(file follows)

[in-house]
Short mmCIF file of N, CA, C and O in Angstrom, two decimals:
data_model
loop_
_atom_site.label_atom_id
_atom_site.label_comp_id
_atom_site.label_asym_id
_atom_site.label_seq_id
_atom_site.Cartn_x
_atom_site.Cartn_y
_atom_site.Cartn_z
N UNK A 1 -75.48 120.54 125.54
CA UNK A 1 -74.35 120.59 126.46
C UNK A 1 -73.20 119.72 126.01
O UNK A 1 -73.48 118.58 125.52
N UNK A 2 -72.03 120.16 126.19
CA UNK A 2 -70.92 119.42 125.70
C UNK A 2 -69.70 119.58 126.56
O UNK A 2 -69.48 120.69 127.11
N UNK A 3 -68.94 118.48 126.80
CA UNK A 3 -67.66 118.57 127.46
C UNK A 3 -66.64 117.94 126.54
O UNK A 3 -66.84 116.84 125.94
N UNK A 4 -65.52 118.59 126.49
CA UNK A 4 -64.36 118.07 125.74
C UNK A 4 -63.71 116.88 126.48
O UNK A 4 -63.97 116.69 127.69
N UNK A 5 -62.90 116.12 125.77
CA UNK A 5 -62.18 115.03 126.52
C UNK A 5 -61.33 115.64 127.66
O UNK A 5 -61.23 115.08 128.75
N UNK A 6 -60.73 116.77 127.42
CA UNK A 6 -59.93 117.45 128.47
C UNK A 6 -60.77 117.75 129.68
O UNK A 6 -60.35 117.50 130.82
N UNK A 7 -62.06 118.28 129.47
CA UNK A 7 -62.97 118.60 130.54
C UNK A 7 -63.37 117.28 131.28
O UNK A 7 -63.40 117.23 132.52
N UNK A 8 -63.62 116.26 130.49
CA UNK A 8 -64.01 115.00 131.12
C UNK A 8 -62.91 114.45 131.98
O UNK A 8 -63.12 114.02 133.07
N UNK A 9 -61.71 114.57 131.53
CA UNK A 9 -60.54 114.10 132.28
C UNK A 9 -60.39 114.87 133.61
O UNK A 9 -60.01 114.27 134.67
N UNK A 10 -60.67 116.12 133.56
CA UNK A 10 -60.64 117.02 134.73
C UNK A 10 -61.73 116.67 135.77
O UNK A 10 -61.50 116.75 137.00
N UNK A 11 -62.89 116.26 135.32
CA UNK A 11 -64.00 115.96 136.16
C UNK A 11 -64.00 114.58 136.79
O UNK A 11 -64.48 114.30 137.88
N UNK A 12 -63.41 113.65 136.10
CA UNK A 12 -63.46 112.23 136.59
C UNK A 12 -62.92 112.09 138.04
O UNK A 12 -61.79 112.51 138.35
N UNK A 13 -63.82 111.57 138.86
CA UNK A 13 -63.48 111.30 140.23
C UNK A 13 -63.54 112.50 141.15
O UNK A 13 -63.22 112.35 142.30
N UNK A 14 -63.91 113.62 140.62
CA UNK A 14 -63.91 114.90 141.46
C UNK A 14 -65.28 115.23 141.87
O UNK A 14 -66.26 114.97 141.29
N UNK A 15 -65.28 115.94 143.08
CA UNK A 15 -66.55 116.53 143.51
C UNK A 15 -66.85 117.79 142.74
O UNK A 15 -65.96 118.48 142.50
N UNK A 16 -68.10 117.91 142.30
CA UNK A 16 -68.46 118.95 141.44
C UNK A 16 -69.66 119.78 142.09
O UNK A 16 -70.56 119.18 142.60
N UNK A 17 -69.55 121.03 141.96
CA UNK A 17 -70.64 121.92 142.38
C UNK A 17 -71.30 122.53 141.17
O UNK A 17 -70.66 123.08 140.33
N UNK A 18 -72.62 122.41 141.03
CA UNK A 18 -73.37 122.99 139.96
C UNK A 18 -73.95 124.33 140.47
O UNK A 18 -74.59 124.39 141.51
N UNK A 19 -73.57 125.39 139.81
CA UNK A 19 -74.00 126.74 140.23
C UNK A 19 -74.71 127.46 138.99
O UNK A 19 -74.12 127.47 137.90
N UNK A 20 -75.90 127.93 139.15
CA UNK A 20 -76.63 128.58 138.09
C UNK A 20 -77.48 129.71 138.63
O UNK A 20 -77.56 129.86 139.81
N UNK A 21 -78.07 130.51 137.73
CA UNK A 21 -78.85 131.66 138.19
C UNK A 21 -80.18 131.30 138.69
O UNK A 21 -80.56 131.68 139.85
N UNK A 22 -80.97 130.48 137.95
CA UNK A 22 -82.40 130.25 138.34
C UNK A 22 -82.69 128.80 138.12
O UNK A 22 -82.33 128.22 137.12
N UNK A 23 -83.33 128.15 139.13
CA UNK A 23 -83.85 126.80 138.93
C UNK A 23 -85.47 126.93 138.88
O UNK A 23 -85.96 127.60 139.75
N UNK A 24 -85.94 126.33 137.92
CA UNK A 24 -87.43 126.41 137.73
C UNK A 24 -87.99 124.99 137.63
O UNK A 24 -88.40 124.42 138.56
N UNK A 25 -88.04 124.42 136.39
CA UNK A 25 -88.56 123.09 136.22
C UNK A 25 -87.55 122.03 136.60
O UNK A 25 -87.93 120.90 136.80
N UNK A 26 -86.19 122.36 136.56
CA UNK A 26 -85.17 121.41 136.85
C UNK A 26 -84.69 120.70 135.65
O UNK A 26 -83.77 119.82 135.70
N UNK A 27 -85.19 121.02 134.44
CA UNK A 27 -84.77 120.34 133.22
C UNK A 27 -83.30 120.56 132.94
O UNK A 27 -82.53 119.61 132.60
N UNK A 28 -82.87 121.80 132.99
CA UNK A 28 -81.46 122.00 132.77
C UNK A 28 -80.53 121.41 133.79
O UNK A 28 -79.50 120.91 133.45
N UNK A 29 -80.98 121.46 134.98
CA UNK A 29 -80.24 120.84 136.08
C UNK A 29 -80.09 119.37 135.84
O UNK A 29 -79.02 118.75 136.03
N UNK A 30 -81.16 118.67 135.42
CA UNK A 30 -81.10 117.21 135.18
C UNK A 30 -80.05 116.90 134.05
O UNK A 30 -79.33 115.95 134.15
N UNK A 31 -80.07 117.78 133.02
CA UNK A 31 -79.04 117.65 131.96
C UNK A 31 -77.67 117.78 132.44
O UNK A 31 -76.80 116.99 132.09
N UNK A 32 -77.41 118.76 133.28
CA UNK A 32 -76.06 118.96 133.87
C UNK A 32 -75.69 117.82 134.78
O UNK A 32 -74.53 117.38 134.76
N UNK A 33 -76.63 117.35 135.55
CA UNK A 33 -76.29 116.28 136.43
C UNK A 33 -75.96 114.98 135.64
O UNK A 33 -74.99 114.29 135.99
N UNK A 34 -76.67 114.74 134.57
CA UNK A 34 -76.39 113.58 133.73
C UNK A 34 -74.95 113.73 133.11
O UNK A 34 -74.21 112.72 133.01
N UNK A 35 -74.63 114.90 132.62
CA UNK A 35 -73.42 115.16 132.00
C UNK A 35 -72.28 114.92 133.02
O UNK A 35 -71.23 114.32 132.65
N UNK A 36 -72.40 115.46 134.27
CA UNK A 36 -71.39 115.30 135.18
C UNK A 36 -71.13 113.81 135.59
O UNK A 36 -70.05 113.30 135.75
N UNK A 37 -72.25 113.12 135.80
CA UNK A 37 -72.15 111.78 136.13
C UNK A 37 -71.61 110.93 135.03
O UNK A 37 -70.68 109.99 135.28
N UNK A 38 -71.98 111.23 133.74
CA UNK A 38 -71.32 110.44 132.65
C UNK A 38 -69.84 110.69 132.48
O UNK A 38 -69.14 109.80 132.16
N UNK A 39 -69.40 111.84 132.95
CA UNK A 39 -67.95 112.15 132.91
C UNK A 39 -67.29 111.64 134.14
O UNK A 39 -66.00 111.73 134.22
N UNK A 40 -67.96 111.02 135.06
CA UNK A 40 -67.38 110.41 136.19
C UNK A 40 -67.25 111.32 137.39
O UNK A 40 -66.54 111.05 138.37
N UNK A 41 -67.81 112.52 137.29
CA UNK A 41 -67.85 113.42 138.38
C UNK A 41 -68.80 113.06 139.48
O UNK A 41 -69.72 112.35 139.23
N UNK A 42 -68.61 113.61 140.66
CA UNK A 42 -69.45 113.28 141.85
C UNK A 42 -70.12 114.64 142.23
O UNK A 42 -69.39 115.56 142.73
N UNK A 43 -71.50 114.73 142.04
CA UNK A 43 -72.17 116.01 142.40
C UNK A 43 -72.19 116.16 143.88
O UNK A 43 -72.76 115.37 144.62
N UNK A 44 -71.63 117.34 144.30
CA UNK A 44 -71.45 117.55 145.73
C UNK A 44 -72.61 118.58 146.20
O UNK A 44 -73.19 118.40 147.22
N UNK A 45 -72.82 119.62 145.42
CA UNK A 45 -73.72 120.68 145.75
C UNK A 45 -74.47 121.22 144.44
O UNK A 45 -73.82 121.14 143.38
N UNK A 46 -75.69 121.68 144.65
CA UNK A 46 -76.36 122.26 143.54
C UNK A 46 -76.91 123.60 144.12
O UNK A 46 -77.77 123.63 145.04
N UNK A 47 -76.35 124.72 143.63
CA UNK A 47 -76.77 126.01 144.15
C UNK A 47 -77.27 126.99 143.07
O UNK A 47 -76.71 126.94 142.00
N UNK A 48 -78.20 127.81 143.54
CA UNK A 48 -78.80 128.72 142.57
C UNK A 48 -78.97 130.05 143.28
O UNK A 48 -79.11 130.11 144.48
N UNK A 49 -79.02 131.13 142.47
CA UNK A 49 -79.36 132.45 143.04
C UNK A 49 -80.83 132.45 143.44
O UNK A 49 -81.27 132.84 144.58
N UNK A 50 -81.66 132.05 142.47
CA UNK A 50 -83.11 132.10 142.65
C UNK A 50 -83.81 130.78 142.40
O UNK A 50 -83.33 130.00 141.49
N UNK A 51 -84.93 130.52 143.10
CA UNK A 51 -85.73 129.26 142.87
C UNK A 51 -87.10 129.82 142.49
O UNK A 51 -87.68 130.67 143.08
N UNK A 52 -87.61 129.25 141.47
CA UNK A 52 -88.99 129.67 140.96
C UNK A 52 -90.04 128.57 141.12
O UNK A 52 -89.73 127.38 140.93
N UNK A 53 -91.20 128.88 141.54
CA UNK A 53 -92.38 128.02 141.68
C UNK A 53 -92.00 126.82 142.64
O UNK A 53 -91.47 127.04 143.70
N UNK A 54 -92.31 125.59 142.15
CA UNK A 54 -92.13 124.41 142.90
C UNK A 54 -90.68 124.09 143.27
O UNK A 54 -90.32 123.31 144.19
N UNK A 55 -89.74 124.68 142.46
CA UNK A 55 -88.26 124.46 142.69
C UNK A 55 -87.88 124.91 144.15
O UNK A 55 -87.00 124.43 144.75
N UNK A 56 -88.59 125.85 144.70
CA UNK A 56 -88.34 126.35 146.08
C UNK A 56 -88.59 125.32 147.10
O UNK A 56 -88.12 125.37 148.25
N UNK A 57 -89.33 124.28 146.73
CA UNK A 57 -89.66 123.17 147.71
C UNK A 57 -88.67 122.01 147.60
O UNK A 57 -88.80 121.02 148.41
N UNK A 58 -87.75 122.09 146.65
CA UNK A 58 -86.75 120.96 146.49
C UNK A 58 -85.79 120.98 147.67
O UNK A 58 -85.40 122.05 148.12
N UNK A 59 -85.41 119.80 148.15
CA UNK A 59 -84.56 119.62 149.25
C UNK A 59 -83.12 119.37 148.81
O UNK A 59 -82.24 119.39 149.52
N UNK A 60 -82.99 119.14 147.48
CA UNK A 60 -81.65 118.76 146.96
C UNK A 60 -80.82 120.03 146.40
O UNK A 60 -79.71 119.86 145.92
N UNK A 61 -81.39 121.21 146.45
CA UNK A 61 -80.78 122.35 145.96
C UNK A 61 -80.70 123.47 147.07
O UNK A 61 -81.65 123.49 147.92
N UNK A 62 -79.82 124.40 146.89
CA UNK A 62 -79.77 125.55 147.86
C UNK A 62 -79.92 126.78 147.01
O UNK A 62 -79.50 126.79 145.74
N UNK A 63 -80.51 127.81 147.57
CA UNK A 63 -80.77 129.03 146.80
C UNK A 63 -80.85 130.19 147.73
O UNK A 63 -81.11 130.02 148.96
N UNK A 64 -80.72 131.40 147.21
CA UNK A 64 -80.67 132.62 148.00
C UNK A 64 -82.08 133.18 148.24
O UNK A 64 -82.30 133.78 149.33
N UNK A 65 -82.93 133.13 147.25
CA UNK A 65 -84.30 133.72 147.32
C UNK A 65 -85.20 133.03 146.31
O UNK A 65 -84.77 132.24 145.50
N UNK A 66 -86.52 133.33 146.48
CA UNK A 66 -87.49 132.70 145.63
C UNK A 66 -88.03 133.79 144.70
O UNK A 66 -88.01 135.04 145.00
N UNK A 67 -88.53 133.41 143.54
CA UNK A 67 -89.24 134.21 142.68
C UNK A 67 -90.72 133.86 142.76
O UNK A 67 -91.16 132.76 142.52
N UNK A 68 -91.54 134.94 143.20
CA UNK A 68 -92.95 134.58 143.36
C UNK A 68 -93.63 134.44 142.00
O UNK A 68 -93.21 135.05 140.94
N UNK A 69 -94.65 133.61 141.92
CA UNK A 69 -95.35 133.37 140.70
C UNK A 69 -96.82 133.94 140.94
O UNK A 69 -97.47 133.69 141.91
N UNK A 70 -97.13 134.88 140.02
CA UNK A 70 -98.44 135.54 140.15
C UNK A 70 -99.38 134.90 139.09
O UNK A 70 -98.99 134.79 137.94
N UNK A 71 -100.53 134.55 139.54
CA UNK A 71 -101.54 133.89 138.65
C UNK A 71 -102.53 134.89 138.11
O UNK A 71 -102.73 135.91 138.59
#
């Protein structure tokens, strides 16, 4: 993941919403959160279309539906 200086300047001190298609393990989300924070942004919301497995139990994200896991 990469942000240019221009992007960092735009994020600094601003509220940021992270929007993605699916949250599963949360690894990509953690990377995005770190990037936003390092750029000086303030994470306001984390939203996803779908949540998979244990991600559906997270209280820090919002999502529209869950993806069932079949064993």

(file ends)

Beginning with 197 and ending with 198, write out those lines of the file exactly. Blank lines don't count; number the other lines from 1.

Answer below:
CA UNK A 47 -76.77 126.01 144.15
C UNK A 47 -77.27 126.99 143.07